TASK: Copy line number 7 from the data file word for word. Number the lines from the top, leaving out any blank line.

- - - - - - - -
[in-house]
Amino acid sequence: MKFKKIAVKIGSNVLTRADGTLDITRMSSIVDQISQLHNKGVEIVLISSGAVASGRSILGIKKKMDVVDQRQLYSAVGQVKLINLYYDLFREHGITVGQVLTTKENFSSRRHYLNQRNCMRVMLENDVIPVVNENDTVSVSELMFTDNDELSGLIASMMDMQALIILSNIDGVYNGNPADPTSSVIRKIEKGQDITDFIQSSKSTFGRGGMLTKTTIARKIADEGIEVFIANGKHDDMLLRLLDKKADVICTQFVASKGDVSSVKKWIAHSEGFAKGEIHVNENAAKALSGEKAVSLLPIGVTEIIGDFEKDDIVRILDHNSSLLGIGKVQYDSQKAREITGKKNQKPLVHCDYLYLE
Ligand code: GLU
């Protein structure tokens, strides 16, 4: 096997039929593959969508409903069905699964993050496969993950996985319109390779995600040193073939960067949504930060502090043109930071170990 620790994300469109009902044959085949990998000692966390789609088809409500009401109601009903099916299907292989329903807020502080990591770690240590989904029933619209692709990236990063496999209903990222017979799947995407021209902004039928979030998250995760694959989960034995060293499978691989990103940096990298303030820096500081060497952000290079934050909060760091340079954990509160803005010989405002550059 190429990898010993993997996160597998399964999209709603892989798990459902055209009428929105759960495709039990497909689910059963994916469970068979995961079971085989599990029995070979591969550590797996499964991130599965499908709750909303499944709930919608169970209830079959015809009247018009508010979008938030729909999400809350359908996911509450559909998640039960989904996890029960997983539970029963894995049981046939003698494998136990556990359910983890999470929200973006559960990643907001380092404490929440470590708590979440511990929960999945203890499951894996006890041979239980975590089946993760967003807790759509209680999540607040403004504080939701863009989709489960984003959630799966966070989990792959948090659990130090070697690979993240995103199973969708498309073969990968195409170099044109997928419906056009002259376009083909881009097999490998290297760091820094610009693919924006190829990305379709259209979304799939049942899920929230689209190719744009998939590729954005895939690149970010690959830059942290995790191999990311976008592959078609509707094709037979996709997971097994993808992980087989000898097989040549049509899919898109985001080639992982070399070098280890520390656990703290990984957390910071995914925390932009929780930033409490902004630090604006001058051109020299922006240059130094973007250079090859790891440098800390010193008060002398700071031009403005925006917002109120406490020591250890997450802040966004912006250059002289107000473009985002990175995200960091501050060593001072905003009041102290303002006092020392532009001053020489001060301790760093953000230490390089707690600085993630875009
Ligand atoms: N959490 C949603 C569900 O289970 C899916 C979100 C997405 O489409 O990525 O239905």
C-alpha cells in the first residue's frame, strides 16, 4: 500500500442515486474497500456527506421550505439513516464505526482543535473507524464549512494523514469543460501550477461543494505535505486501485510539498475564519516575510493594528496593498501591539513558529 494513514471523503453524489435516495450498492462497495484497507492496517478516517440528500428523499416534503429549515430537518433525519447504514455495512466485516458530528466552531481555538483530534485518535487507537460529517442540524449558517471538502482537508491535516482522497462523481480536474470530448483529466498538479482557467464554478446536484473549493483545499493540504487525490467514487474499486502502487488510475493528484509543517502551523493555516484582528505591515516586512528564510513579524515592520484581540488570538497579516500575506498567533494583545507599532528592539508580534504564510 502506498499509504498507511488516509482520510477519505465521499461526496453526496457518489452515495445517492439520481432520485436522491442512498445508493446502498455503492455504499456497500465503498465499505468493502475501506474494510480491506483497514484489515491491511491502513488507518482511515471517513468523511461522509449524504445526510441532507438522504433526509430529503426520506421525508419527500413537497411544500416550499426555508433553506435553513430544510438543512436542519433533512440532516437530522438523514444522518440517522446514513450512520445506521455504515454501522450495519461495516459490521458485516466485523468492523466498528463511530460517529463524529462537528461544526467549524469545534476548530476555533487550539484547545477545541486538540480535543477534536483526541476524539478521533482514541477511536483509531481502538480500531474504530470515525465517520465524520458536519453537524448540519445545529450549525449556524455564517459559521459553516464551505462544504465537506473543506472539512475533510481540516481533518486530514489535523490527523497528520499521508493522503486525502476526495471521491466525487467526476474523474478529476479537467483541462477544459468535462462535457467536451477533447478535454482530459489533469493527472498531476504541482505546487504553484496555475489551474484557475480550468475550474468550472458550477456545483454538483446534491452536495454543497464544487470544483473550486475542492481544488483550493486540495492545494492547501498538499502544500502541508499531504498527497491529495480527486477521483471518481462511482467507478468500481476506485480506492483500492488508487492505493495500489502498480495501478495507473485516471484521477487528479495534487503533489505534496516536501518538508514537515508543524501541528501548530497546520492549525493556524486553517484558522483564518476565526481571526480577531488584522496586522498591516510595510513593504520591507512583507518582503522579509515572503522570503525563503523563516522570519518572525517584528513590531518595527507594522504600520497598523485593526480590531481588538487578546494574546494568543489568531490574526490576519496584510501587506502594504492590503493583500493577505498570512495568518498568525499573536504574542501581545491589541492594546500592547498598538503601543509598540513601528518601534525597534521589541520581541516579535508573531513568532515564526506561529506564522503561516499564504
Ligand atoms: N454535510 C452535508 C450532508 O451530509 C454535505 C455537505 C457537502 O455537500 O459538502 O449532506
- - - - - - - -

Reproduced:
Ligand atoms: N454535510 C452535508 C450532508 O451530509 C454535505 C455537505 C457537502 O455537500 O459538502 O449532506